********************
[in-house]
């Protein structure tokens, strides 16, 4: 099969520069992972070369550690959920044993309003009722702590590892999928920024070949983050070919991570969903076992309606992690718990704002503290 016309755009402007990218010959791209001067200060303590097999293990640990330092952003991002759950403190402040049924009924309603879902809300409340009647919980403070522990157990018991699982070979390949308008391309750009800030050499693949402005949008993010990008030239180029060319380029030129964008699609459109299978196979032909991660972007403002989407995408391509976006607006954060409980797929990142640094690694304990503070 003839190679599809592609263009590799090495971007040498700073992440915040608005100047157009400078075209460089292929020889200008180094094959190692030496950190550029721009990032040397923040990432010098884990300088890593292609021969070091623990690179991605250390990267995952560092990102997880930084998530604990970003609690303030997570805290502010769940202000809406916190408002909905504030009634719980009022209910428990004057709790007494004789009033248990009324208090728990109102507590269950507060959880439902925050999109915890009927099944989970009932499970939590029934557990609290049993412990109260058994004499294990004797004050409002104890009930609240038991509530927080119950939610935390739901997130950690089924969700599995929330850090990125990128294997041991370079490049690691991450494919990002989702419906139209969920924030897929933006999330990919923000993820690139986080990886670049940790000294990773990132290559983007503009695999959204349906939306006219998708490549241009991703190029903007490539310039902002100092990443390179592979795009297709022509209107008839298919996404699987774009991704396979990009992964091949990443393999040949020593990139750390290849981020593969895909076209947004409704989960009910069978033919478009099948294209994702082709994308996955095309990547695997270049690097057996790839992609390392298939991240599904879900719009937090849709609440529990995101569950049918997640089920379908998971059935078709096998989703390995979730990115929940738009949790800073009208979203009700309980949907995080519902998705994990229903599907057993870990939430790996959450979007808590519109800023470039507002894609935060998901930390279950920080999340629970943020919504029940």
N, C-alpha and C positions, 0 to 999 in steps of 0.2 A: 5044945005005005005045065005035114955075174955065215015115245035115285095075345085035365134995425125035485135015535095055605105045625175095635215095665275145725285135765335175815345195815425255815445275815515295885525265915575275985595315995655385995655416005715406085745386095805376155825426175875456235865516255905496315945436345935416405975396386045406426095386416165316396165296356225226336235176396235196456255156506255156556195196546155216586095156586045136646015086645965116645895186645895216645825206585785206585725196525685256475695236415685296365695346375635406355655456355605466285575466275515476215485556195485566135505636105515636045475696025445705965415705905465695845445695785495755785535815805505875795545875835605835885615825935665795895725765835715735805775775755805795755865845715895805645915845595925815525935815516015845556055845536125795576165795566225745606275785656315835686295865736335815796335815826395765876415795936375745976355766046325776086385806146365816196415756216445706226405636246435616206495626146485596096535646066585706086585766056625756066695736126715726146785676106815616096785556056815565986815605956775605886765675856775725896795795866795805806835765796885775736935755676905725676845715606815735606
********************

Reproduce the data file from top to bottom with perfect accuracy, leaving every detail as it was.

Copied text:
[in-house]
């Protein structure tokens, strides 16, 4: 099969520069992972070369550690959920044993309003009722702590590892999928920024070949983050070919991570969903076992309606992690718990704002503290 016309755009402007990218010959791209001067200060303590097999293990640990330092952003991002759950403190402040049924009924309603879902809300409340009647919980403070522990157990018991699982070979390949308008391309750009800030050499693949402005949008993010990008030239180029060319380029030129964008699609459109299978196979032909991660972007403002989407995408391509976006607006954060409980797929990142640094690694304990503070 003839190679599809592609263009590799090495971007040498700073992440915040608005100047157009400078075209460089292929020889200008180094094959190692030496950190550029721009990032040397923040990432010098884990300088890593292609021969070091623990690179991605250390990267995952560092990102997880930084998530604990970003609690303030997570805290502010769940202000809406916190408002909905504030009634719980009022209910428990004057709790007494004789009033248990009324208090728990109102507590269950507060959880439902925050999109915890009927099944989970009932499970939590029934557990609290049993412990109260058994004499294990004797004050409002104890009930609240038991509530927080119950939610935390739901997130950690089924969700599995929330850090990125990128294997041991370079490049690691991450494919990002989702419906139209969920924030897929933006999330990919923000993820690139986080990886670049940790000294990773990132290559983007503009695999959204349906939306006219998708490549241009991703190029903007490539310039902002100092990443390179592979795009297709022509209107008839298919996404699987774009991704396979990009992964091949990443393999040949020593990139750390290849981020593969895909076209947004409704989960009910069978033919478009099948294209994702082709994308996955095309990547695997270049690097057996790839992609390392298939991240599904879900719009937090849709609440529990995101569950049918997640089920379908998971059935078709096998989703390995979730990115929940738009949790800073009208979203009700309980949907995080519902998705994990229903599907057993870990939430790996959450979007808590519109800023470039507002894609935060998901930390279950920080999340629970943020919504029940």
N, C-alpha and C positions, 0 to 999 in steps of 0.2 A: 5044945005005005005045065005035114955075174955065215015115245035115285095075345085035365134995425125035485135015535095055605105045625175095635215095665275145725285135765335175815345195815425255815445275815515295885525265915575275985595315995655385995655416005715406085745386095805376155825426175875456235865516255905496315945436345935416405975396386045406426095386416165316396165296356225226336235176396235196456255156506255156556195196546155216586095156586045136646015086645965116645895186645895216645825206585785206585725196525685256475695236415685296365695346375635406355655456355605466285575466275515476215485556195485566135505636105515636045475696025445705965415705905465695845445695785495755785535815805505875795545875835605835885615825935665795895725765835715735805775775755805795755865845715895805645915845595925815525935815516015845556055845536125795576165795566225745606275785656315835686295865736335815796335815826395765876415795936375745976355766046325776086385806146365816196415756216445706226405636246435616206495626146485596096535646066585706086585766056625756066695736126715726146785676106815616096785556056815565986815605956775605886765675856775725896795795866795805806835765796885775736935755676905725676845715606815735606